I’ve always heard about Strolling Jim and when I ran more roads, it was a goal race of mine. Since becoming a trail runner, the word “roads” makes my toes curl inside my Montrails, and not in the good way. Eww… pavement. So about 2 months ago, I’m sitting at home one night watching Netflix and I get a text from Megan. “What are you dong May 7th?” I know what May 7th is. I have the Ultrasignup calendar memorized. “Not running Strolling Jim!” was my answer, or something pretty close to that. “Would you go with me and crew?” Hey, nobody’s ever entrusted me with that job before……… “YES!” Immediately I was excited. Come to find out, there were probably about 25 people I know running this race. Many had crew already lined up and other friends kind of trickled in with the registrations later into the game. When I found out Carrie and Jay registered, I mentioned that I was going up to crew for Megan and that if I could help them I’d be glad to as well. Luckily for me, all 3 of them are strong, competent, experienced and talented runners who knew what they’d signed up for and were prepared. They are all 3 happy, low maintenance people as well, which made my job easier. If I had a different combination of 3 people to crew, I don’t think it would’ve worked out as successfully as it did. Being a rookie to the crew game, I did not realize that offering to help others could potentially throw a monkey wrench into someone else’s game but in this case, everything worked out beautifully and if anyone suffered because of me trying to do too much, they haven’t told me about it yet. I ran around like a chicken with it’s head cut off but I loved every minute of it and I love these people!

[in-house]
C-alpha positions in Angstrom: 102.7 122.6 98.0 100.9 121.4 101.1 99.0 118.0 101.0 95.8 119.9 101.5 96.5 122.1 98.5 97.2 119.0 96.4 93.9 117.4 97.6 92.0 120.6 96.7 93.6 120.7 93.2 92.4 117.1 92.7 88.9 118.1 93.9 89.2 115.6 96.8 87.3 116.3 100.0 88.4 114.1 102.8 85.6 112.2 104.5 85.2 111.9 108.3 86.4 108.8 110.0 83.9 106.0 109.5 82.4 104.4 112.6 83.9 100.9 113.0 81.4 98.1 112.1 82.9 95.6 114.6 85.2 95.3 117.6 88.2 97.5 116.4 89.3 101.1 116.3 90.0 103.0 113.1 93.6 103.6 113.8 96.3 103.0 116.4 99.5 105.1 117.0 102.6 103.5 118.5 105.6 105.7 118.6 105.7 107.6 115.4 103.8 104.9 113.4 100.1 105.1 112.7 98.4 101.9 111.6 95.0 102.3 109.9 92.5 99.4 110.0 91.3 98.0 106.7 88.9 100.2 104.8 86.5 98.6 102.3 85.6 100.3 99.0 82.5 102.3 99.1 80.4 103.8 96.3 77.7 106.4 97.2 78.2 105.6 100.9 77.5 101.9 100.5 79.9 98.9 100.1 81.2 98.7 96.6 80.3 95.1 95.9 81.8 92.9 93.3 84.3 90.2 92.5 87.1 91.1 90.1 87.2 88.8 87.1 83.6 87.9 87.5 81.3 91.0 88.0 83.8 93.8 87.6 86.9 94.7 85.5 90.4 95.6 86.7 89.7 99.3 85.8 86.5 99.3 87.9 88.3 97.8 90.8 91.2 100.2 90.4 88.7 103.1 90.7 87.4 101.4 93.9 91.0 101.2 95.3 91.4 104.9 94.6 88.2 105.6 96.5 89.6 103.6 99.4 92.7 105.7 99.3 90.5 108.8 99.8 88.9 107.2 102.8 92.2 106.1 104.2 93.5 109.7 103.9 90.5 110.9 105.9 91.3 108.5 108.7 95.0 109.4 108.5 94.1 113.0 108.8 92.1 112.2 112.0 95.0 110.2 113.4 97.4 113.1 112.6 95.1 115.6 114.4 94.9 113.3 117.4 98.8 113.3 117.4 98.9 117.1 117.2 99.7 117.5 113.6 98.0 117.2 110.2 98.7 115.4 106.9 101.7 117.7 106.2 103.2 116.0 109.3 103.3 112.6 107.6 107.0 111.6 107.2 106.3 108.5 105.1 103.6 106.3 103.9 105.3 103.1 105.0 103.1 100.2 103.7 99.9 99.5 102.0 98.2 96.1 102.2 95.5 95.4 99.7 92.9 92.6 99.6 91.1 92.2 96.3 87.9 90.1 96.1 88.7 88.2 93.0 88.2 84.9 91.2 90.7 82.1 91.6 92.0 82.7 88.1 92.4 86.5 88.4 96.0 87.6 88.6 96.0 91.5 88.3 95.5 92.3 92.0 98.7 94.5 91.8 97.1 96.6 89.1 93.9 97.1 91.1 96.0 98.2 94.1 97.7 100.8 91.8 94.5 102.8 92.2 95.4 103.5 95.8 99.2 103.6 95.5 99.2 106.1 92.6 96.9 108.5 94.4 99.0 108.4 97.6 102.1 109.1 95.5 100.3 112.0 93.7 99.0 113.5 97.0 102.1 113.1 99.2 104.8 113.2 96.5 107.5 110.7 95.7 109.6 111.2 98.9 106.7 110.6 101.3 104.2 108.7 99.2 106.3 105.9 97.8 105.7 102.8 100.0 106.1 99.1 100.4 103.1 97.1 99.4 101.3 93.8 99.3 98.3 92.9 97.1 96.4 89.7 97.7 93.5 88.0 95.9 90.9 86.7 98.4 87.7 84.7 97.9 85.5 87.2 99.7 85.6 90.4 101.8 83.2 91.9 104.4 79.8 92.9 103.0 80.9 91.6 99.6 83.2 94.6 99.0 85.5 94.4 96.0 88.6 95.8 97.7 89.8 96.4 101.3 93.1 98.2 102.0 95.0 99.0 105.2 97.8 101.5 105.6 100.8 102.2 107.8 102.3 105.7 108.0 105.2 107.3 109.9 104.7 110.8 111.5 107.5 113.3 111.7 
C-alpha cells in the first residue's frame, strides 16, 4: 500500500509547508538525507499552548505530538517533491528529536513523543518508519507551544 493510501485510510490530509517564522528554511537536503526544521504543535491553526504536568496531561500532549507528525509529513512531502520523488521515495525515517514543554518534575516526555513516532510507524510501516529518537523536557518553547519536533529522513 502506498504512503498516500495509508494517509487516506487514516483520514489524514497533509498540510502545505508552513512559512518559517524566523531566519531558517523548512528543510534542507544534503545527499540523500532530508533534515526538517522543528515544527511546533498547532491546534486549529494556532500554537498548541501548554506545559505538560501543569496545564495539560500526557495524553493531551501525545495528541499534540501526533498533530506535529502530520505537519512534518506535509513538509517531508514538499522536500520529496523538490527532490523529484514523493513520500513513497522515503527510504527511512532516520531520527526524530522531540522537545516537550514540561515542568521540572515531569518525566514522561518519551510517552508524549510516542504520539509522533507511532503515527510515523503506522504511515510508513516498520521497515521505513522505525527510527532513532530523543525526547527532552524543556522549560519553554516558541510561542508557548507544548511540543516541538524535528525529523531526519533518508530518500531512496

I learned a lot today and I saw a lot today. One thought persisted; I can’t imagine crewing for someone and not having been the runner before. I say that because I think in order to know what to do to help someone, you have to have been in that mindset before. The mindset where you’re hot, tired, oxygen deprived, unable to think clearly and plain ol’ over-it. Runner-brain. Lack of brain. Yet I saw it today, I met a woman who has never been a runner but who has crewed her husband through several dozens of Ultras. She knew exactly what to do for him and how to think for him when he couldn’t. I saw a little girl running with her Mom who was going through a rough patch. I saw a 65+ year old man speed walk his way to a near 7hr finish wearing a Hawaiian Shirt and straw hat. I saw people wearing CAPRI PANTS (it was damn near 90 at one point…. PANTS, people???!!!) and people wearing hydration packs. I saw people running with NO hydration anything and I made them take ice-cold wet paper towels for their heads and I made them drink. I gave Endurolytes to people who looked like they were dying and they’d thank me profusely every time I’d see them. I had many people thank me for being out on the course, which I do to the volunteers at any race I run, but what struck me as funny is that I wasn’t a volunteer and they knew that. It was like they were thanking me, as a runner, on behalf of my runner. I shoved a Gatorade in the hand of an older gentleman without a handheld. DRINK THIS. He looked puzzled and said “I can take this?” I did that to a couple of people and told them to take it, set it on the side of the road and I’ll collect the trash as I come by. After all of this I realized I loved crewing because of what is perhaps a selfish thing, not because I love being thanked but because I love the feeling I get when I make someone happy. This is true for life in general but especially today. I know how grateful I have been to strangers when I’ve been caught running unprepared. I feel like I’m returning the favor, perhaps even paying it forward. It made me so happy to make a stranger’s day. Helping my friends made my day even that much better.